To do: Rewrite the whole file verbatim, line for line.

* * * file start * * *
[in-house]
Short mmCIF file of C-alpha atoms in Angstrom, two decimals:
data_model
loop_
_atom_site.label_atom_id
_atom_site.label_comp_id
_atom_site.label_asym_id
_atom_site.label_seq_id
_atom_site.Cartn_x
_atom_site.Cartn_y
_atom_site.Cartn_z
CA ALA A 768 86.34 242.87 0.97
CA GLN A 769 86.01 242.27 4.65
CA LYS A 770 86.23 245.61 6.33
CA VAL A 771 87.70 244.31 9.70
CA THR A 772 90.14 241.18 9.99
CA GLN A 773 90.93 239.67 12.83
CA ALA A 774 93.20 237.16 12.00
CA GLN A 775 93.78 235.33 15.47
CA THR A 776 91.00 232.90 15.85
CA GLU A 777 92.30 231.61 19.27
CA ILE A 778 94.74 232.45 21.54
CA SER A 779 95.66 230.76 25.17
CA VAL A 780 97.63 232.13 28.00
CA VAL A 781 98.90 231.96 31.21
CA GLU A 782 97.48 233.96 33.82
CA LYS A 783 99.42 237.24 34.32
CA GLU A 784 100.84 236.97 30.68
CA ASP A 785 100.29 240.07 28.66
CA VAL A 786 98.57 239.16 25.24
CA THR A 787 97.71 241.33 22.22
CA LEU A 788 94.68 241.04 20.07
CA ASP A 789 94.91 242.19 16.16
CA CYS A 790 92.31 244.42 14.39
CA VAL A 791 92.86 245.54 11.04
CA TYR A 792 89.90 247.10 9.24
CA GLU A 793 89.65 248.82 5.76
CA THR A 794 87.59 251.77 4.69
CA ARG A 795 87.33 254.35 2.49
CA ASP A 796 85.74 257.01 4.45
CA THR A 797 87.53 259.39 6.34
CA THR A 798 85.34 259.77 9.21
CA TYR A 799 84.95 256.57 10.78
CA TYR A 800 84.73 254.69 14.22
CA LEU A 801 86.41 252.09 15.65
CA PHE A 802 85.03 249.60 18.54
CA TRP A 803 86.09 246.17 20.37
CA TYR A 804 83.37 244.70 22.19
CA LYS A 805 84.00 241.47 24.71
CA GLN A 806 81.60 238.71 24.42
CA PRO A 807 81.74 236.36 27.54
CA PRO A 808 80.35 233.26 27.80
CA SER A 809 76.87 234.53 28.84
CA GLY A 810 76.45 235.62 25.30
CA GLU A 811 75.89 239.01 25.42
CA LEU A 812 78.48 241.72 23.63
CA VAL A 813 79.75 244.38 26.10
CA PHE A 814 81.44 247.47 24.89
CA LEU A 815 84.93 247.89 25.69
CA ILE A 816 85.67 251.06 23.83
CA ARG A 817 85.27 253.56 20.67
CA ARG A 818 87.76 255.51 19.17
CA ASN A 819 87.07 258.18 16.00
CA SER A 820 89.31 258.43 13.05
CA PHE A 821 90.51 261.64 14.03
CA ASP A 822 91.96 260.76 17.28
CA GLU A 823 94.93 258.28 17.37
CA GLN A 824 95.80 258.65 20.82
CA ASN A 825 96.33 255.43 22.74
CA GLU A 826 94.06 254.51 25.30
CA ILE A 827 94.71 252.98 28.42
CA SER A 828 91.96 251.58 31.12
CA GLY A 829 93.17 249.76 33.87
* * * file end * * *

[in-house]
Short mmCIF file of C-alpha atoms in Angstrom, two decimals:
data_model
loop_
_atom_site.label_atom_id
_atom_site.label_comp_id
_atom_site.label_asym_id
_atom_site.label_seq_id
_atom_site.Cartn_x
_atom_site.Cartn_y
_atom_site.Cartn_z
CA ALA A 768 86.34 242.87 0.97
CA GLN A 769 86.01 242.27 4.65
CA LYS A 770 86.23 245.61 6.33
CA VAL A 771 87.70 244.31 9.70
CA THR A 772 90.14 241.18 9.99
CA GLN A 773 90.93 239.67 12.83
CA ALA A 774 93.20 237.16 12.00
CA GLN A 775 93.78 235.33 15.47
CA THR A 776 91.00 232.90 15.85
CA GLU A 777 92.30 231.61 19.27
CA ILE A 778 94.74 232.45 21.54
CA SER A 779 95.66 230.76 25.17
CA VAL A 780 97.63 232.13 28.00
CA VAL A 781 98.90 231.96 31.21
CA GLU A 782 97.48 233.96 33.82
CA LYS A 783 99.42 237.24 34.32
CA GLU A 784 100.84 236.97 30.68
CA ASP A 785 100.29 240.07 28.66
CA VAL A 786 98.57 239.16 25.24
CA THR A 787 97.71 241.33 22.22
CA LEU A 788 94.68 241.04 20.07
CA ASP A 789 94.91 242.19 16.16
CA CYS A 790 92.31 244.42 14.39
CA VAL A 791 92.86 245.54 11.04
CA TYR A 792 89.90 247.10 9.24
CA GLU A 793 89.65 248.82 5.76
CA THR A 794 87.59 251.77 4.69
CA ARG A 795 87.33 254.35 2.49
CA ASP A 796 85.74 257.01 4.45
CA THR A 797 87.53 259.39 6.34
CA THR A 798 85.34 259.77 9.21
CA TYR A 799 84.95 256.57 10.78
CA TYR A 800 84.73 254.69 14.22
CA LEU A 801 86.41 252.09 15.65
CA PHE A 802 85.03 249.60 18.54
CA TRP A 803 86.09 246.17 20.37
CA TYR A 804 83.37 244.70 22.19
CA LYS A 805 84.00 241.47 24.71
CA GLN A 806 81.60 238.71 24.42
CA PRO A 807 81.74 236.36 27.54
CA PRO A 808 80.35 233.26 27.80
CA SER A 809 76.87 234.53 28.84
CA GLY A 810 76.45 235.62 25.30
CA GLU A 811 75.89 239.01 25.42
CA LEU A 812 78.48 241.72 23.63
CA VAL A 813 79.75 244.38 26.10
CA PHE A 814 81.44 247.47 24.89
CA LEU A 815 84.93 247.89 25.69
CA ILE A 816 85.67 251.06 23.83
CA ARG A 817 85.27 253.56 20.67
CA ARG A 818 87.76 255.51 19.17
CA ASN A 819 87.07 258.18 16.00
CA SER A 820 89.31 258.43 13.05
CA PHE A 821 90.51 261.64 14.03
CA ASP A 822 91.96 260.76 17.28
CA GLU A 823 94.93 258.28 17.37
CA GLN A 824 95.80 258.65 20.82
CA ASN A 825 96.33 255.43 22.74
CA GLU A 826 94.06 254.51 25.30
CA ILE A 827 94.71 252.98 28.42
CA SER A 828 91.96 251.58 31.12
CA GLY A 829 93.17 249.76 33.87